Gov. Malloy proposes new legislation targeting Connecticut’s opioid crisis

Image courtesy of WFSB live-feed

HARTFORD >> Gov. Dannel Malloy’s first legislative proposal of 2017 will target the state’s opioids crisis by monitoring narcotics prescriptions, requiring more prescribers to provide information about addiction risk and allowing patients to refuse opioid prescriptions.

Malloy unveiled his proposed legislative package during a press conference at Toivo by Advocacy Unlimited, a holistic wellness center in Hartford. The presser introduced the Connecticut Department of Mental Health and Addiction Services’ new project, called “Remembrance Quilt,” to memorialize loved ones lost to addiction.

The proposed legislation is the latest in a series of bills that have been proposed and signed into law since 2011. Malloy said the opioid crisis is complex, without a singular root cause or simple solution.

“Every city and every town in the country has been touched in some way by substance abuse – and in particular the growing prescription pain killer epidemic,” Malloy said in a release. “Addiction is a disease, and together we can treat and prevent it. Our work on this front will not be finished until our communities and our families are no longer struggling with the grave costs of this illness.”

Reforms introduced include requiring electronic prescriptions for narcotics, to help reduce the potential for fraud and allow the prescription to be tracked. Expanding access to who can dispose medication will help prevent inappropriate use of medications, while Malloy is also proposing allowing patients to voluntarily opt out of being prescribed opioids. This would be done by having patients signing a form.

Department of Mental Health and Addiction Services Commissioner Miriam Delphin-Rittmon said in the release that it’s important to prescribe painkillers responsibily.

“Nearly half of all opioid-related deaths in our country involve prescription painkillers,” Delphin-Rittmon said. “By taking steps to safeguard access to these medications, we are not only helping to prevent prescription painkillers from falling into the wrong hands, but we’re also helping to prevent addiction.”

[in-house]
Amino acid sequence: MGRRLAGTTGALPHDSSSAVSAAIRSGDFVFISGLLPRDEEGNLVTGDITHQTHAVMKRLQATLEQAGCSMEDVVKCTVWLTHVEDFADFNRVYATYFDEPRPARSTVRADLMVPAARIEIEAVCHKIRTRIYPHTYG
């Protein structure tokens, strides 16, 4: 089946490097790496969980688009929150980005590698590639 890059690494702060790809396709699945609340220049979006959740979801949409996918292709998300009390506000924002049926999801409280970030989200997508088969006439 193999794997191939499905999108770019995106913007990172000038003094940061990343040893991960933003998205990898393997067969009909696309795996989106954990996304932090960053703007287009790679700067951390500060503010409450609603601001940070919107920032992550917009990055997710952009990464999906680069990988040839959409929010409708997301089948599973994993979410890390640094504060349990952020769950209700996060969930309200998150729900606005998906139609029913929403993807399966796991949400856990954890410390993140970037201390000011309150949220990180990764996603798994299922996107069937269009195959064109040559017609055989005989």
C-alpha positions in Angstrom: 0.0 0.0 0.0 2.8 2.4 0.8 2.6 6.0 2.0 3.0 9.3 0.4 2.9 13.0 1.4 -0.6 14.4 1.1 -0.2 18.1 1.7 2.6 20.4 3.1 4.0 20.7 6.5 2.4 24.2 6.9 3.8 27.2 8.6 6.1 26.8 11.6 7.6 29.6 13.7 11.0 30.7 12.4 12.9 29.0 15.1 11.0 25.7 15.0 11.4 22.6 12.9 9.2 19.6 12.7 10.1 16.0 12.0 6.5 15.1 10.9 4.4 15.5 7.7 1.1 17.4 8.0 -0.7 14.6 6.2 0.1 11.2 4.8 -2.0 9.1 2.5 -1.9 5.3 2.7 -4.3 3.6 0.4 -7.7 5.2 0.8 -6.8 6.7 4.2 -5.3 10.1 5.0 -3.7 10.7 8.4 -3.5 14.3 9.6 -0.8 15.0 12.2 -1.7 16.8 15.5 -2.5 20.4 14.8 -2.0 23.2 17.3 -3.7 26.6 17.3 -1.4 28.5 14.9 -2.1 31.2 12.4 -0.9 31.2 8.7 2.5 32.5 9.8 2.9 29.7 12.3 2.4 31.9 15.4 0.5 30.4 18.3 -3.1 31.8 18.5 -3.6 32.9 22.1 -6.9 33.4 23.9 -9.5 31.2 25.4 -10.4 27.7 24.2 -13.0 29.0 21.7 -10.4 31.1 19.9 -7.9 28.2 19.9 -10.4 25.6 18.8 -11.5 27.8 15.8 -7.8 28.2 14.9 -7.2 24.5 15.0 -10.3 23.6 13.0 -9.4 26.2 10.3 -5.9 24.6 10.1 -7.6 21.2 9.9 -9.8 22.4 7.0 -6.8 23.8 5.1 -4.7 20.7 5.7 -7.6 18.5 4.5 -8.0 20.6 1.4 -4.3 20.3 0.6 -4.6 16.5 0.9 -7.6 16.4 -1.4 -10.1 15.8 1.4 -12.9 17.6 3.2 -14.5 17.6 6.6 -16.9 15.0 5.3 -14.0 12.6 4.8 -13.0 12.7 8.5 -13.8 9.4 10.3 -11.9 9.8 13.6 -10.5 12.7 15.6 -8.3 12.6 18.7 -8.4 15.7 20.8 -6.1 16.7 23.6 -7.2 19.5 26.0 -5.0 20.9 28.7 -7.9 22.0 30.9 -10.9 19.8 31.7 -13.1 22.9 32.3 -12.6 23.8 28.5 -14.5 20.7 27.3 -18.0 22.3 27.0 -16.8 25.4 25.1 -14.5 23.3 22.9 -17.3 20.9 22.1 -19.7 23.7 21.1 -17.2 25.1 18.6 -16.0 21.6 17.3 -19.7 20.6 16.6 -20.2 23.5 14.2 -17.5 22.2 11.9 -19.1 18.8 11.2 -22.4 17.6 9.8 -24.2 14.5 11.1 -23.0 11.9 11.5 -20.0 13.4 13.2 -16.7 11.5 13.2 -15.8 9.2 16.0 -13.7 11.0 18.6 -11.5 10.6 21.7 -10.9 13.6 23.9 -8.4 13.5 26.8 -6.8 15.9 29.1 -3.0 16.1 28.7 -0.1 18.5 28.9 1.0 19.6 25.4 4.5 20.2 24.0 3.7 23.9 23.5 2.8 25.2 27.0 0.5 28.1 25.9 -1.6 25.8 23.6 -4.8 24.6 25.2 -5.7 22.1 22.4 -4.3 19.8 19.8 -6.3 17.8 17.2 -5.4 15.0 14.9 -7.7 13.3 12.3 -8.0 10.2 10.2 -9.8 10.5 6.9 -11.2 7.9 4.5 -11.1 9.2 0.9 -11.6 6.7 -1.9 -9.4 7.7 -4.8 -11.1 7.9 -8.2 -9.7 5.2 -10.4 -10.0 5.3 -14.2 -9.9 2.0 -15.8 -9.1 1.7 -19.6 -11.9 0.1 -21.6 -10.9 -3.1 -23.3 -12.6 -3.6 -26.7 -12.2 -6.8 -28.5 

The proposed legislation would require more communication between adults and providers about the potential for addiction when using opioids. It will also encourage more data sharing between state agencies to better track the state’s epidemic.

Laws focusing on addiction passed by Gov. Malloy since 2001

  • The 2011 adoption of Good Samaritan laws protecting individuals from prosecution for minor drug crimes who seek medical attention for a friend experiencing an overdose (Public Act 11-210);
  • The 2012 adoption of third party prescriber laws allowing the prescription of naloxone to an individual who is not the direct user of the drug (Public Act 12-159);
  • The 2014 expansion of Good Samaritan protections for any person who, in good faith, administers naloxone to save a life.  Previously, only licensed health care practitioners were allowed to administer the medication without being civilly or criminally liable for the action.  Following the law’s adoption, all Connecticut State Police Troopers completed a training program providing them with the skills to administer the medication.  (Public Act 14-61);
  • The 2015 adoption of legislation that expanded prescriber education, made use of the Prescription Monitoring Program (PMP) mandatory for all prescribers of controlled substances, expanded the scope of practice for pharmacists to allow them to directly prescribe naloxone and reconstituted the Alcohol and Drug Policy Council (ADPC) as a statewide coordinating body to fight the spread of substance abuse and overdose (Public Act 15-198); and
  • The 2016 legislative package that, among other things, limits the prescribing of opioid drugs to seven days (with certain exceptions), and requires municipalities to update their medical service plans to ensure first responders are equipped with Narcan (Public Act 16-43).

SOURCE: Gov. Malloy’s office 

-Esteban L. Hernandez, New Haven Register 

 

 

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